In the last one year or so, polio has made a comeback in countries such as the Philippines, Malaysia, Ghana, Myanmar, China, Cameroon, Indonesia and Iran, mostly as vaccine-derived polio infection.
• The World Health Organization (WHO) defines polio or poliomyelitis as “a highly infectious viral disease, which mainly affects young children.
• The virus is transmitted by person-to-person, spread mainly through the faecal-oral route or, less frequently, by a common vehicle (e.g. contaminated water or food) and multiplies in the intestine, from where it can invade the nervous system and can cause paralysis.
• Initial symptoms of polio include fever, fatigue, headache, vomiting, stiffness in the neck, and pain in the limbs. In a small proportion of cases, the disease causes paralysis, which is often permanent. There is no cure for polio, it can only be prevented by immunization.”
• There are three variants of the poliovirus, numbered 1 to 3. For a country to be declared polio-free, the wild transmission of all three kinds has to be stopped. For eradication, cases of both wild and vaccine-derived polio infection to be reduced to zero.
What is a vaccine-derived polio virus (VDPV)?
In VDPV, the source of the virus is the vaccine itself. The oral polio vaccine called polio drops, which India deployed extensively to fight against polio, contain a live, attenuated or weakened poliovirus.
When a child is vaccinated, the weakened vaccine-virus replicates in the intestine and enters into the bloodstream, triggering a protective immune response in the child. Like wild poliovirus, the child excretes the vaccine-virus for a period of six to eight weeks.
Importantly, as it is excreted, some of the vaccine-virus may no longer be the same as the original vaccine-virus as it gets genetically altered during replication. In areas of inadequate sanitation, this excreted vaccine-virus can quickly spread in the community and infect children with low immunity.
Why is VDPV a matter of concern?
The cases of paralysis due to VDPV are sporadic as the virus has to circulate for a long time in the community of under-immunised population before it can infect and cause paralysis in someone. Vaccine-associated paralytic poliomyelitis (VAPP) occurs in an estimated 1 in 2.7 million children receiving their first dose of the oral polio vaccine, according to the Global Polio Eradication Initiative, a public-private partnership of national governments and WHO.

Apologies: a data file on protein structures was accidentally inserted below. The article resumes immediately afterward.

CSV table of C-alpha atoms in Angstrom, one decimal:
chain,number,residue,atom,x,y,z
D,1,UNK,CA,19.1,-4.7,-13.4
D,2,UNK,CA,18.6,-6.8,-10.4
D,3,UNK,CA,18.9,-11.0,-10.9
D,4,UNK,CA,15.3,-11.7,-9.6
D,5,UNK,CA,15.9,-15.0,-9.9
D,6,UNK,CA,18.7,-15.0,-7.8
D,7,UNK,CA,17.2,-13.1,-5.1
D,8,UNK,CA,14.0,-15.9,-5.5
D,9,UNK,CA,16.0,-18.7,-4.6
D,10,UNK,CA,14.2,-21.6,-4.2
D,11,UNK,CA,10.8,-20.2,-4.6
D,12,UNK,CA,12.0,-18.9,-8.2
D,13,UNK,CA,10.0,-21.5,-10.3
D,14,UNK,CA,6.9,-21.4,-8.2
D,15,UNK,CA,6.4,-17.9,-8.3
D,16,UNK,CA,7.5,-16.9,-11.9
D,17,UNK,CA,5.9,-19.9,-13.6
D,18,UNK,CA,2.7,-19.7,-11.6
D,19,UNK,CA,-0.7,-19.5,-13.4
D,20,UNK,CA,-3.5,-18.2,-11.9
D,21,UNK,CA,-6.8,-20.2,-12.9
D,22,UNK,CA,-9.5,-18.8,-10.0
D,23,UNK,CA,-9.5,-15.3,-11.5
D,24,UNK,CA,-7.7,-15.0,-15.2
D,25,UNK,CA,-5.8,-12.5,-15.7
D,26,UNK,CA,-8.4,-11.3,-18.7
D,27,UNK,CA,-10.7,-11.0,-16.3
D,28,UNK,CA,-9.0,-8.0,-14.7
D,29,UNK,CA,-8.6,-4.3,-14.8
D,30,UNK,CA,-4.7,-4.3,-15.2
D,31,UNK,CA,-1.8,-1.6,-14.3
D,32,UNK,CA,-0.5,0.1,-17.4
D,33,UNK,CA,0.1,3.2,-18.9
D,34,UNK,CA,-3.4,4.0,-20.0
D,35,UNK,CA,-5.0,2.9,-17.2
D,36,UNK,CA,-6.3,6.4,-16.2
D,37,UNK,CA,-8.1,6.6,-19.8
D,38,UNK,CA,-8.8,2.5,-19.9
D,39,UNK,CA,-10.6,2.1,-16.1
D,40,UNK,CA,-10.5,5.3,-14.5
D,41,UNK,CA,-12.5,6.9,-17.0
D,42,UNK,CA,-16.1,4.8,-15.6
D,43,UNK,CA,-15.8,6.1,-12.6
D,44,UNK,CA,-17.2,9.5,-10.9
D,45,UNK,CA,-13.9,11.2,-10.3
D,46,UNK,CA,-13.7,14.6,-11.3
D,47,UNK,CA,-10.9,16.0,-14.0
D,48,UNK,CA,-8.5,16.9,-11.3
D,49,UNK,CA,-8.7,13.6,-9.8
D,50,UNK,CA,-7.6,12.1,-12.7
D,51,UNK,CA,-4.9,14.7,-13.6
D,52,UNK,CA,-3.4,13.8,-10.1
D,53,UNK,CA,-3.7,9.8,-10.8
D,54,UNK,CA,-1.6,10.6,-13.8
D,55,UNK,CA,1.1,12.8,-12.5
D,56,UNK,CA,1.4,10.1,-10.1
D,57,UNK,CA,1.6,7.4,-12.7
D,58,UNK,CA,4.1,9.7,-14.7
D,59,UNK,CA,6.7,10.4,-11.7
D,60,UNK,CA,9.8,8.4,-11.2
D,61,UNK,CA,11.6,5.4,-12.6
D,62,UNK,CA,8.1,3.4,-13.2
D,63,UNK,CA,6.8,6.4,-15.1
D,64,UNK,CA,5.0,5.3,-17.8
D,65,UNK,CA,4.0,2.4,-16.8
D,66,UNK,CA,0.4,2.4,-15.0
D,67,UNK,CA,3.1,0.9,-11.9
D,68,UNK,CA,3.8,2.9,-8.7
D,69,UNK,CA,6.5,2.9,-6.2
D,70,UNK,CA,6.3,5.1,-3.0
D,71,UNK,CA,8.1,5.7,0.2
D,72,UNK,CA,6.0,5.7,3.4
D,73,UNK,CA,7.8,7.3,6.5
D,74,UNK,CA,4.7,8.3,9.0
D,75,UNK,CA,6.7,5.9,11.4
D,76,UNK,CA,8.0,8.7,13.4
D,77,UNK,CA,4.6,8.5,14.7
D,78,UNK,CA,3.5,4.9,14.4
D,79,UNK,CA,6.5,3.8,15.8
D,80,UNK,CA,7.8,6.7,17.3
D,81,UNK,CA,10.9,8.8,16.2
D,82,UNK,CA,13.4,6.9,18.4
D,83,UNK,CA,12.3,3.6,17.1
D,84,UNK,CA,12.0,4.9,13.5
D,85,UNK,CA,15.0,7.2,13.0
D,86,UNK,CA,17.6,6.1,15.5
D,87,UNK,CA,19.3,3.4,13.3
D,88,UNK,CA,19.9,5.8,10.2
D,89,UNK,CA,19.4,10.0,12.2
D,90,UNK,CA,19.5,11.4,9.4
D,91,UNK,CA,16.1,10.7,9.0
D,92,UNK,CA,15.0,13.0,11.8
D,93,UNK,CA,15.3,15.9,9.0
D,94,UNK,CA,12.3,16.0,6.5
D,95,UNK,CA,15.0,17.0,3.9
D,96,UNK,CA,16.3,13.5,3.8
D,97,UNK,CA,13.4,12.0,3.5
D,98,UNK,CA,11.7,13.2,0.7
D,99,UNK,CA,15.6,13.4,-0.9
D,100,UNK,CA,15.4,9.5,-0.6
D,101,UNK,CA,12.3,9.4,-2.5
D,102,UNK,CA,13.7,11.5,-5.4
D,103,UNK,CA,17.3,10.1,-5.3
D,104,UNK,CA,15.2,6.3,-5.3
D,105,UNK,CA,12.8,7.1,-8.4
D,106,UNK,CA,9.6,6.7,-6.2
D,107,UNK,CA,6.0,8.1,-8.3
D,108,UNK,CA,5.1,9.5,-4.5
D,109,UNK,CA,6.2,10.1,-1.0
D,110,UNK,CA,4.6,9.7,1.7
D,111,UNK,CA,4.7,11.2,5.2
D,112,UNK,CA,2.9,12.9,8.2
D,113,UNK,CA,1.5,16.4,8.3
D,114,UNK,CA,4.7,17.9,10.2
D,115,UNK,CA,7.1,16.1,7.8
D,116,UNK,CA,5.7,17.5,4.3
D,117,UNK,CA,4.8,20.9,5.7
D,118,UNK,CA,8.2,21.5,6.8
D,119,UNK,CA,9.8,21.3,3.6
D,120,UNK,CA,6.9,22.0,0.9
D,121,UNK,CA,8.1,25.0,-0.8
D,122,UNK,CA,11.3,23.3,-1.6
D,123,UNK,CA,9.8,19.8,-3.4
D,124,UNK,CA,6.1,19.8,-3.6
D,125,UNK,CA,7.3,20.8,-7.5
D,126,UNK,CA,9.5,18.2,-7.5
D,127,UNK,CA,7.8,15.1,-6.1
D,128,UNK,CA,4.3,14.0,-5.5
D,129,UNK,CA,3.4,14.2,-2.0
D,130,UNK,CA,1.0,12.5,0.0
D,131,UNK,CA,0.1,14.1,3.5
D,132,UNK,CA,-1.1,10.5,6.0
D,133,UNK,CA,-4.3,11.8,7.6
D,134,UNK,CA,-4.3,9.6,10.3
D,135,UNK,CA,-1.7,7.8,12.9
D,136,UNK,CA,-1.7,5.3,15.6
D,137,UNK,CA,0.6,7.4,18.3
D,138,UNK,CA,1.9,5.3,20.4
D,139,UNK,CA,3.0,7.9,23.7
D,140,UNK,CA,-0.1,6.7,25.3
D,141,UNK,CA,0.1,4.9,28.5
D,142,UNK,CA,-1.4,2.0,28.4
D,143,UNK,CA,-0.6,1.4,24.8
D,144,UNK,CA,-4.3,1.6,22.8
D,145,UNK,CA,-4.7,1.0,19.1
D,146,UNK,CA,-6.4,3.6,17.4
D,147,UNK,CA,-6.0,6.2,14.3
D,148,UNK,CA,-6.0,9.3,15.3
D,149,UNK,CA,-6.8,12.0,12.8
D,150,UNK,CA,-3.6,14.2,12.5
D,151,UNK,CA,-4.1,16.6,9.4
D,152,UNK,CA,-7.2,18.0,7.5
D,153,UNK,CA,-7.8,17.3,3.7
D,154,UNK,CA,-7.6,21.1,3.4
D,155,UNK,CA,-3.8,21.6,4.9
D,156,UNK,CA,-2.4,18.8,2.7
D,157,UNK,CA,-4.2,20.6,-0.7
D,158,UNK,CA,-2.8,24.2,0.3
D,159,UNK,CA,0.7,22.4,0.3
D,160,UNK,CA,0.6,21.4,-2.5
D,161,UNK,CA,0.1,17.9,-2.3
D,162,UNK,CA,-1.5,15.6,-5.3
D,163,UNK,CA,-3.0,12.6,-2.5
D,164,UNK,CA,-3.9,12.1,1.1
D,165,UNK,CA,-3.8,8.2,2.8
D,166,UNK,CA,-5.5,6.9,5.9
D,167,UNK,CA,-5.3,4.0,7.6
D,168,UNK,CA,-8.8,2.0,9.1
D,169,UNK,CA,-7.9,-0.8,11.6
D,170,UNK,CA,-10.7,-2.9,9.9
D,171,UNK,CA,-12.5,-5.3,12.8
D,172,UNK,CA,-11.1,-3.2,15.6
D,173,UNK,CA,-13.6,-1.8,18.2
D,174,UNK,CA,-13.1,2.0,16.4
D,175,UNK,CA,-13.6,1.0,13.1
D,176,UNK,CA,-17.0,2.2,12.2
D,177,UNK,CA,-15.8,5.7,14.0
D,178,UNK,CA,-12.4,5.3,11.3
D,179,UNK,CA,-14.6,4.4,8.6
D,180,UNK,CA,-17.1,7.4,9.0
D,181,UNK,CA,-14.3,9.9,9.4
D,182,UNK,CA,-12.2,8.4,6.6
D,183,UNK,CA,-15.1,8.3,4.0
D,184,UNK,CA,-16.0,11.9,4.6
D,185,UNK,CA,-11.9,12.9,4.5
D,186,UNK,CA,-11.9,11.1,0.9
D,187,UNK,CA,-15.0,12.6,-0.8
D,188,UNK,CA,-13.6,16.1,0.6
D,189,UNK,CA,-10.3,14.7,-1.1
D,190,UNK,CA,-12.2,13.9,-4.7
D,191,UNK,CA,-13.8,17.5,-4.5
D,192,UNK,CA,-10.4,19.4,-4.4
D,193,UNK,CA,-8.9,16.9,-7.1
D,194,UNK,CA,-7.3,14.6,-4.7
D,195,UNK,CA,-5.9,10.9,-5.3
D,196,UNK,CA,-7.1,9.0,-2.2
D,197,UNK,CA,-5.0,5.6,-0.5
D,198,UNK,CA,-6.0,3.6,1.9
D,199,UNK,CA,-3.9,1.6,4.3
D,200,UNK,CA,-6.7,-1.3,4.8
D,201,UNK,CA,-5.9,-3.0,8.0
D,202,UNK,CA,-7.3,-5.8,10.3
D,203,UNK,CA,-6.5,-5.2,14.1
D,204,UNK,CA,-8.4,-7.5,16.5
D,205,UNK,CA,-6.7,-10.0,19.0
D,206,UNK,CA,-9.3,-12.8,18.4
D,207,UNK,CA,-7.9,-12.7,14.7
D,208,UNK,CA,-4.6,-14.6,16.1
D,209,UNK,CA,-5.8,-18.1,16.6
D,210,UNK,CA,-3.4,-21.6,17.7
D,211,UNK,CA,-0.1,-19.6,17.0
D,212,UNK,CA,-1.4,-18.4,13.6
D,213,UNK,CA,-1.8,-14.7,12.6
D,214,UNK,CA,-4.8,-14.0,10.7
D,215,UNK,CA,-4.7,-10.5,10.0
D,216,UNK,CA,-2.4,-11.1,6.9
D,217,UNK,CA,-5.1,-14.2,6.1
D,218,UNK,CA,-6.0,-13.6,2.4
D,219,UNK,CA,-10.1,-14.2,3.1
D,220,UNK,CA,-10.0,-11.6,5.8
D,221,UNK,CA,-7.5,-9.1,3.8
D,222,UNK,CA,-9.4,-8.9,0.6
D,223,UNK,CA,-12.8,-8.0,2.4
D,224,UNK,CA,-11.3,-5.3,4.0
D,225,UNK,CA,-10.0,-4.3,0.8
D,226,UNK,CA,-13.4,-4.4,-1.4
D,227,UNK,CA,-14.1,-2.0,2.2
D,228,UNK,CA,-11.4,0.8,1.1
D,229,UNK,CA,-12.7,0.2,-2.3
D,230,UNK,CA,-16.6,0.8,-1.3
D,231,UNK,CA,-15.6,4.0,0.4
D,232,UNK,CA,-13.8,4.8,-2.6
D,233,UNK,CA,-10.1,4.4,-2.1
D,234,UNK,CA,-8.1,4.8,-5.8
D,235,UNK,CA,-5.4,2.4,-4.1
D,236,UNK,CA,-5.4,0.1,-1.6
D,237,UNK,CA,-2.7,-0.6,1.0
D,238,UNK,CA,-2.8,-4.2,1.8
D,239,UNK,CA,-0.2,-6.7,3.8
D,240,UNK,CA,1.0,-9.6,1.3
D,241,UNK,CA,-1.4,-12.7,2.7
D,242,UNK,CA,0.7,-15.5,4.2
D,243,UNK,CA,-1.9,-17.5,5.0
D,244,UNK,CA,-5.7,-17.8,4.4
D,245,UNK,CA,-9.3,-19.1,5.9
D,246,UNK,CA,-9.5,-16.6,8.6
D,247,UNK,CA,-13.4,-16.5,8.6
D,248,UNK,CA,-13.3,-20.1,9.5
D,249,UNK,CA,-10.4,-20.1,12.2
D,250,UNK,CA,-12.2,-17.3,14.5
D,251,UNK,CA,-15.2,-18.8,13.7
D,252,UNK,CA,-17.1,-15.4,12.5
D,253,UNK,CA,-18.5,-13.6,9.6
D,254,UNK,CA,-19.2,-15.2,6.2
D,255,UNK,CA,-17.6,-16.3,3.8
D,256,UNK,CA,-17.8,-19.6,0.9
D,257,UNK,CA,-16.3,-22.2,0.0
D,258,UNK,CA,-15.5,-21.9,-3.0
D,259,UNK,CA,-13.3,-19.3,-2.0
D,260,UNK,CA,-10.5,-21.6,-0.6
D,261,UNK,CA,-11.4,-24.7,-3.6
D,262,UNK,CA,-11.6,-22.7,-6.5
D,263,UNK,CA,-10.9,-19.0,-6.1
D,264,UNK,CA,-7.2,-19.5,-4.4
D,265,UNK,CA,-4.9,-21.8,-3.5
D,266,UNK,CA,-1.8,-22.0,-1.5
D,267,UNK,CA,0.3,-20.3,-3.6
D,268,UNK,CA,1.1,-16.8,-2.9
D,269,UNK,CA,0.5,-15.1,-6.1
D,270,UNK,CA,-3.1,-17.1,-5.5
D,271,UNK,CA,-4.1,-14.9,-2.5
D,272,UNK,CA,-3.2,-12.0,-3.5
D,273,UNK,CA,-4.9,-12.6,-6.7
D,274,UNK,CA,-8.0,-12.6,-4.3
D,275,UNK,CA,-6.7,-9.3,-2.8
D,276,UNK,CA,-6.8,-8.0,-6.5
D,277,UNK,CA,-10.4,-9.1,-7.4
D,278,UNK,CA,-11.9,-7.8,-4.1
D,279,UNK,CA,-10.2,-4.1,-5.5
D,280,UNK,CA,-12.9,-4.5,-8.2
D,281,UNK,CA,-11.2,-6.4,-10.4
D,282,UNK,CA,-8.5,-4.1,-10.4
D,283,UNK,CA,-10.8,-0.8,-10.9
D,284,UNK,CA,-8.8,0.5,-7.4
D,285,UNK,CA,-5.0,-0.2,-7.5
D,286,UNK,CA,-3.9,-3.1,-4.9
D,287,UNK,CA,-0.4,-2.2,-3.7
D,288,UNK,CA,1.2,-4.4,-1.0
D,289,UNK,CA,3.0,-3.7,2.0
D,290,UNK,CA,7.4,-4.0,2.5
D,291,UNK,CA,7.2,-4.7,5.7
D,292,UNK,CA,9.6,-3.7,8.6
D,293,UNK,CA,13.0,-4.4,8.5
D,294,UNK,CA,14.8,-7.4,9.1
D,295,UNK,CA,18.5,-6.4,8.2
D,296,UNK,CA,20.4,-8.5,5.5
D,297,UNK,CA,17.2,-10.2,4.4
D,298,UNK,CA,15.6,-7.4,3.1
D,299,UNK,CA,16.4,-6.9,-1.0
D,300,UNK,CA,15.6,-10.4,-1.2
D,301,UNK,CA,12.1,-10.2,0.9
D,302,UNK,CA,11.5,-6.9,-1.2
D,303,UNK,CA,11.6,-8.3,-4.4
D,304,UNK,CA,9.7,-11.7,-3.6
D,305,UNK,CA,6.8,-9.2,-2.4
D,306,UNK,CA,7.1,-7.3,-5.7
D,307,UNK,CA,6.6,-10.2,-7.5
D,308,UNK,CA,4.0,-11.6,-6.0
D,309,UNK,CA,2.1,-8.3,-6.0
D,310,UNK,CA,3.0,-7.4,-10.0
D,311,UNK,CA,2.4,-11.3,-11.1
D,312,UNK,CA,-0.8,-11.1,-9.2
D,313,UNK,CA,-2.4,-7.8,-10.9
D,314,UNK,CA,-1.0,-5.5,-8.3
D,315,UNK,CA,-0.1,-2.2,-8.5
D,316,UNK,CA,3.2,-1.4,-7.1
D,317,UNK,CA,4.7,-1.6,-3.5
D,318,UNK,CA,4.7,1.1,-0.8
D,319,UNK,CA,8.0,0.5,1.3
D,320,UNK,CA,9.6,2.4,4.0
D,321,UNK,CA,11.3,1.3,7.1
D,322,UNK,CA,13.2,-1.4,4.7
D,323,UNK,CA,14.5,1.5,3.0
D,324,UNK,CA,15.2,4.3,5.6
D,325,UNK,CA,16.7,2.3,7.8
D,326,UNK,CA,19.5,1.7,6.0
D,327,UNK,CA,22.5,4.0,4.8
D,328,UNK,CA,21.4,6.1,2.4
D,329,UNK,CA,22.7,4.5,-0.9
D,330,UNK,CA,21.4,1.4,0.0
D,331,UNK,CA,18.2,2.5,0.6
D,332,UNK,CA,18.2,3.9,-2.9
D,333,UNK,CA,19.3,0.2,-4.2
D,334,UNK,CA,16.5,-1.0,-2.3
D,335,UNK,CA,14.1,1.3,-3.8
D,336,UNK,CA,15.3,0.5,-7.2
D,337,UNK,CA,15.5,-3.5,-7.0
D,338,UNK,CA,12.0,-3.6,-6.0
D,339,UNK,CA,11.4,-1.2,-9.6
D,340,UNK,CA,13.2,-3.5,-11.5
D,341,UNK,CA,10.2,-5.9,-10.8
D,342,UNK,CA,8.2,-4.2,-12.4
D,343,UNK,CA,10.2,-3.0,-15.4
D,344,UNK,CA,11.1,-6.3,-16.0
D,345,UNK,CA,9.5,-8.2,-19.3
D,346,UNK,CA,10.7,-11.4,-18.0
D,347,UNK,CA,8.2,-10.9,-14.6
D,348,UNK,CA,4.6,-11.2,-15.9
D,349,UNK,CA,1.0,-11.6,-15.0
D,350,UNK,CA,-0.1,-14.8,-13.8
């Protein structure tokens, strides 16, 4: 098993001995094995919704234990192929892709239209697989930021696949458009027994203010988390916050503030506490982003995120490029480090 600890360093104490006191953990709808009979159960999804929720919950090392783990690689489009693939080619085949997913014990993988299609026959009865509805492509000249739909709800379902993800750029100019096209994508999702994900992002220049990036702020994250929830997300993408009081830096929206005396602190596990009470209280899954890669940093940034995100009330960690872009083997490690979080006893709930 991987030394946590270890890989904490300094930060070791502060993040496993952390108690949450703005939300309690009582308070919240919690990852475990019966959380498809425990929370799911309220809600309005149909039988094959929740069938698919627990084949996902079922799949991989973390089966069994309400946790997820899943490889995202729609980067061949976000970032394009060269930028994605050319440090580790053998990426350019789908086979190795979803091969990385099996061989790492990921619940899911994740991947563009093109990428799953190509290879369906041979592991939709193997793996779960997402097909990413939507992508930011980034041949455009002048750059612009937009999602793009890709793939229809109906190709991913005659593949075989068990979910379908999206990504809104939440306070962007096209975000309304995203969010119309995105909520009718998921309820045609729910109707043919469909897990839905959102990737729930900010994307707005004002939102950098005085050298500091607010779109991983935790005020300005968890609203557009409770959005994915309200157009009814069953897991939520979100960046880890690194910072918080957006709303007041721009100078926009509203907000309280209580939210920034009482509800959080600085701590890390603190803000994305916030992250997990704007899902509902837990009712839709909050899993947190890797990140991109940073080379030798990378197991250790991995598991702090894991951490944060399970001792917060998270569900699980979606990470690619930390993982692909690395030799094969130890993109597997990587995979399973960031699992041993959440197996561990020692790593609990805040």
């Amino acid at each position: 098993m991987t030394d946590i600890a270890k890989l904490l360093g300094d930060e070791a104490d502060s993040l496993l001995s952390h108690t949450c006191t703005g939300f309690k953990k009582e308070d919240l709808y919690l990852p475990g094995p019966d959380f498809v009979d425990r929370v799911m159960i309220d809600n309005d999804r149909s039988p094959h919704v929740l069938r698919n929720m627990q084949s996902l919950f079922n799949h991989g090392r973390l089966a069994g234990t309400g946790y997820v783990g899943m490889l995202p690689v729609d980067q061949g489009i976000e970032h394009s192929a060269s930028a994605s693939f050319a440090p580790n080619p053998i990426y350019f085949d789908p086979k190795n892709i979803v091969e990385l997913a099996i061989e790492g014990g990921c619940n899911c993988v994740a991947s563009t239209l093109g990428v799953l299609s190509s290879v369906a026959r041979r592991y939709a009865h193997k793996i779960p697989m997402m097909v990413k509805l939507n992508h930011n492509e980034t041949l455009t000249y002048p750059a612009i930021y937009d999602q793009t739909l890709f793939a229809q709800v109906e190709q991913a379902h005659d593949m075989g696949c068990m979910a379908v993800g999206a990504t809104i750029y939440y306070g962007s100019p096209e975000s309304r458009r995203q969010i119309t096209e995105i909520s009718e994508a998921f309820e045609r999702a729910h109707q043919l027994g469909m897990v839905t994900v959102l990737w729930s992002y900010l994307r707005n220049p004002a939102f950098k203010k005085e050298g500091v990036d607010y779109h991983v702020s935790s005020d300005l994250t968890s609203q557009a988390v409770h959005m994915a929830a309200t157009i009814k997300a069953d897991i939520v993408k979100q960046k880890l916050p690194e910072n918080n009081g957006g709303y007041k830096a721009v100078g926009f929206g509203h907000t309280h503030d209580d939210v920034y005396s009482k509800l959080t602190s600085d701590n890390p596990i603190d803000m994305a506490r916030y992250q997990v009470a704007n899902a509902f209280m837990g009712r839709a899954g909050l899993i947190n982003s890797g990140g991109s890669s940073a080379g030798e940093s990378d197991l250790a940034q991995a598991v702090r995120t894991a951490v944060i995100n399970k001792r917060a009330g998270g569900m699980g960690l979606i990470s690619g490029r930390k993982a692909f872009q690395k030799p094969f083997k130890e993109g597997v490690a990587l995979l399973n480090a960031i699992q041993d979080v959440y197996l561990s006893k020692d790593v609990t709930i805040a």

The aspect that is a matter of concern is that India reports a high number of non-polio—AFP or paralytic—cases in children who are less than 15 years of age, which the study links to the VDPV. According to WHO, more than 50,000 AFP cases are investigated in India every year as a part of its surveillance system.
Indian Government Initiatives
Under the Pulse Polio Programme, all states and Union Territories have developed Rapid Response Teams (RRT) to respond to any polio outbreak in the country.Emergency Preparedness and Response Plans (EPRP) have also been developed by states, indicating steps to be undertaken in case of detection of a polio case.
India introduced the injectable polio vaccine in the Universal Immunisation Programme. This was to reduce the chances of vaccine-derived polio infection, which continues to happen in the country.
To prevent the virus from coming to India, the government has since March 2014 made the Oral Polio Vaccination (OPV) mandatory for those travelling between India and polio-affected countries, such as Afghanistan, Nigeria, Pakistan, Ethiopia, Kenya, Somalia, Syria and Cameroon.
India needs to remain vigilant and maintain the population immunity and sensitive surveillance till global polio eradication happens as poliovirus is still circulating in other parts of the world which may re-infect India.
What is the Pulse Polio Programme?
India launched the Pulse Polio immunisation programme in 1995, after a resolution for a global initiative of polio eradication was adopted by the World Health Assembly (WHA) in 1988.
Children in the age group of 0-5 years are administered polio drops during national and sub-national immunisation rounds (in high-risk areas) every year.
According to the Ministry of Health, the last polio case in the country was reported from Howrah district of West Bengal in January 2011. The WHO on February 24, 2012, removed India from the list of countries with active endemic wild polio virus transmission.
PEPPER IT WITH
Injectable polio vaccine (IPV), acute flaccid paralysis (AFP)